There are five additional zippered compartments as well as four rubber coated mesh pockets. These work extremely well for packs of soft plastics, hard baits still in their original packaging, wacky rig tools, dye, cull tags and more. Each is accompanied with a heavy-duty zipper paired with an oversized pull tab for easy operation, even if you’re in an awkward position, like reaching behind yourself in a kayak. There are also six matching tackle trays that come with the backpack. These are held in to the bag by a combination of straps, netting and a buckle.
This is a pretty innovative idea and not something I’ve seen done by anyone before personally. Though the overall bag has a soft feel to it, you can tell the walls around these boxes have a thin sheet of harder material reinforcing them. This, along with the tackle trays themselves, gives the bag enough rigidity to stand upright firmly if you want to set it on the ground, on the floor of the boat or in the back well of a kayak. But when taking a tray out, I prefer to lay the bag on its back and slide the tray up and out.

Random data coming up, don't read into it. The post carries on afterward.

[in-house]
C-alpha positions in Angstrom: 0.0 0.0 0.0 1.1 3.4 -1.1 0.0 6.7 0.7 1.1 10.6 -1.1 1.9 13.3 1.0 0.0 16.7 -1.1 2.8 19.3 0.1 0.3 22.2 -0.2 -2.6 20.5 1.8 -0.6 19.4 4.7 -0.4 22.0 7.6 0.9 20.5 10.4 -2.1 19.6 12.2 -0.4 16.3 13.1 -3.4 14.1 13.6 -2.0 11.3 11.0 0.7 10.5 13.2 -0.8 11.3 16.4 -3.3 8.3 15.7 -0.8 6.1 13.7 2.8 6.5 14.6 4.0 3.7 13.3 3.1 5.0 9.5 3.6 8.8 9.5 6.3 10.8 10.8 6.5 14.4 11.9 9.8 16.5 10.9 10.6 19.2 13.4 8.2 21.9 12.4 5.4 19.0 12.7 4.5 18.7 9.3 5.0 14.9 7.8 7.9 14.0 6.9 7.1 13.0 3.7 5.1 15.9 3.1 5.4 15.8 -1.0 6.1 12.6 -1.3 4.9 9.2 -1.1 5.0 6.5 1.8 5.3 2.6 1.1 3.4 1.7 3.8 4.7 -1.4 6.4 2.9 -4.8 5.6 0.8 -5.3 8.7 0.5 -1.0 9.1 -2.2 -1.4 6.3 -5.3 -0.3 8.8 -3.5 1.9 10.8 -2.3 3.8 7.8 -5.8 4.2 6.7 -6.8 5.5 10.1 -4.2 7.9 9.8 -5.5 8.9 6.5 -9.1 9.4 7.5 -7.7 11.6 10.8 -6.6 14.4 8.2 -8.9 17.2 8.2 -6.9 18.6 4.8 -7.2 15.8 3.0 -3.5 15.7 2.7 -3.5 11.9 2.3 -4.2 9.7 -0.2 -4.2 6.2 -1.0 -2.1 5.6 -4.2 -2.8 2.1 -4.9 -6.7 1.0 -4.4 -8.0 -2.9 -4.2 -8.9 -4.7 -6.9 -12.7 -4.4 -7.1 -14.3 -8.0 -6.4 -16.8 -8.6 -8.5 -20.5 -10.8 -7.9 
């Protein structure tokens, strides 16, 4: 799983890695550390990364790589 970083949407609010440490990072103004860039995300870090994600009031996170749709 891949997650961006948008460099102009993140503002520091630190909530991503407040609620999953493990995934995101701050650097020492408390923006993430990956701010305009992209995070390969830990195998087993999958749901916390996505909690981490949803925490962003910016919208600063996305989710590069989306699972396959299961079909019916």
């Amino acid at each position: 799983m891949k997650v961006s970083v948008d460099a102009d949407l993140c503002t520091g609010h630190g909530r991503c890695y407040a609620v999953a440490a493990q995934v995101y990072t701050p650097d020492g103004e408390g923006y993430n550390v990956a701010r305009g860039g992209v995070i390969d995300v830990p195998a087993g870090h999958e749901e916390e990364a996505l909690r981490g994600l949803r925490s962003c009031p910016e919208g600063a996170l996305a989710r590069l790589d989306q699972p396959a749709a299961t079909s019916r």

There’s also a little rain cover stored under the top front zippered compartment that can be pulled down over the trays to offer a little protection whenever there’s a rain or spray from the water present. There’s an elastic band in the trim of the cover that can be pulled over two small black tabs at the bottom of the bag to secure the cover in place. Another really smart addition.